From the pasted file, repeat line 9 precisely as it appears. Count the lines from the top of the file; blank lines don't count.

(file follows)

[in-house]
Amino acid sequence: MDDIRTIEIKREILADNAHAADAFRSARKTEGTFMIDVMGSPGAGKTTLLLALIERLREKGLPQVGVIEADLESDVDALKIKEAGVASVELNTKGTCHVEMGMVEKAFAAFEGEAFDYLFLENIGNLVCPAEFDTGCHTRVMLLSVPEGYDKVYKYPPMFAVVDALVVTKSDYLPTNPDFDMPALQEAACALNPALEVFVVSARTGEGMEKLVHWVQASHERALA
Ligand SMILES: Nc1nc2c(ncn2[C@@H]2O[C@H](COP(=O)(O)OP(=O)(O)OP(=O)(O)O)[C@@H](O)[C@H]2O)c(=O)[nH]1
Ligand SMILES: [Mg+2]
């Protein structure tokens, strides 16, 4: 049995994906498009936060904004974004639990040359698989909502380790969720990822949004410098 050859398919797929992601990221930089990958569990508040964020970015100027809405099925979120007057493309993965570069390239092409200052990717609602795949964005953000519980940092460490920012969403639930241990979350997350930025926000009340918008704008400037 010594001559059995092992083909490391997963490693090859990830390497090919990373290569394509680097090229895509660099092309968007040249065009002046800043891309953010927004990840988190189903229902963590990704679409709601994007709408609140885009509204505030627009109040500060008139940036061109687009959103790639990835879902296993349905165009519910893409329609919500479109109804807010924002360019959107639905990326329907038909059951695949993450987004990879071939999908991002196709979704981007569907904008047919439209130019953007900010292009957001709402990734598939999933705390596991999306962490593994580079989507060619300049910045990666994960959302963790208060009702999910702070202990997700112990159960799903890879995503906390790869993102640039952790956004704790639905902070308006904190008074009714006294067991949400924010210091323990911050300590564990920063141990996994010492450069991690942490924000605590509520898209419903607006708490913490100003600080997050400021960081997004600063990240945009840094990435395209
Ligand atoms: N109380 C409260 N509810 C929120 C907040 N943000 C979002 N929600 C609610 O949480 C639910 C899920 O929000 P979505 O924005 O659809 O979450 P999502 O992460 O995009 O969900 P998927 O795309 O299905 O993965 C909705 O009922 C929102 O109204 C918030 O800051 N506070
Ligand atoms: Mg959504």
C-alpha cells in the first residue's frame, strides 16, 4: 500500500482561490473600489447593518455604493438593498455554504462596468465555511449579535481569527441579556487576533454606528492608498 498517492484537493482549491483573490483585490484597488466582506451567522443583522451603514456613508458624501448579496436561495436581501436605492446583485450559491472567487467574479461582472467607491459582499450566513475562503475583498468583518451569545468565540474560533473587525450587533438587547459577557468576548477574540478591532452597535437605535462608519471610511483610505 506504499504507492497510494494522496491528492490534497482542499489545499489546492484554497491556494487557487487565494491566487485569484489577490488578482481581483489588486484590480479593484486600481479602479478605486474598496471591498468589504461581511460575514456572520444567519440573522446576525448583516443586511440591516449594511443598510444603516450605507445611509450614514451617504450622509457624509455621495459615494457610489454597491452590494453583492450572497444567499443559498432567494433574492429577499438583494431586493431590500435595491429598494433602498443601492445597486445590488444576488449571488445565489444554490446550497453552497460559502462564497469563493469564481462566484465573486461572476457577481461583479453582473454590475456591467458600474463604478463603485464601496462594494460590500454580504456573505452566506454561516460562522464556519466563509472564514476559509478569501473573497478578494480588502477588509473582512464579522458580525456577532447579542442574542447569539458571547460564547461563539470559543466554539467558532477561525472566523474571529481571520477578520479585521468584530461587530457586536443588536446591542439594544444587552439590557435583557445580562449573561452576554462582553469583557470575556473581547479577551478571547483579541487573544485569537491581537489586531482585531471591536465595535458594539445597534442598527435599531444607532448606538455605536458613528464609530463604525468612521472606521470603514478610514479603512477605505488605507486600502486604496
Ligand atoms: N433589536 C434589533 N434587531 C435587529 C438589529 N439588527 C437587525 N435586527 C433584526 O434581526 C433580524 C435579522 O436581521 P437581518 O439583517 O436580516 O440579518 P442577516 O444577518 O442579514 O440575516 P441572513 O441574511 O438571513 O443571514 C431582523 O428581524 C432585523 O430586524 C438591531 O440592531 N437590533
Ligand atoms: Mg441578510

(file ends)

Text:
Ligand atoms: N433589536 C434589533 N434587531 C435587529 C438589529 N439588527 C437587525 N435586527 C433584526 O434581526 C433580524 C435579522 O436581521 P437581518 O439583517 O436580516 O440579518 P442577516 O444577518 O442579514 O440575516 P441572513 O441574511 O438571513 O443571514 C431582523 O428581524 C432585523 O430586524 C438591531 O440592531 N437590533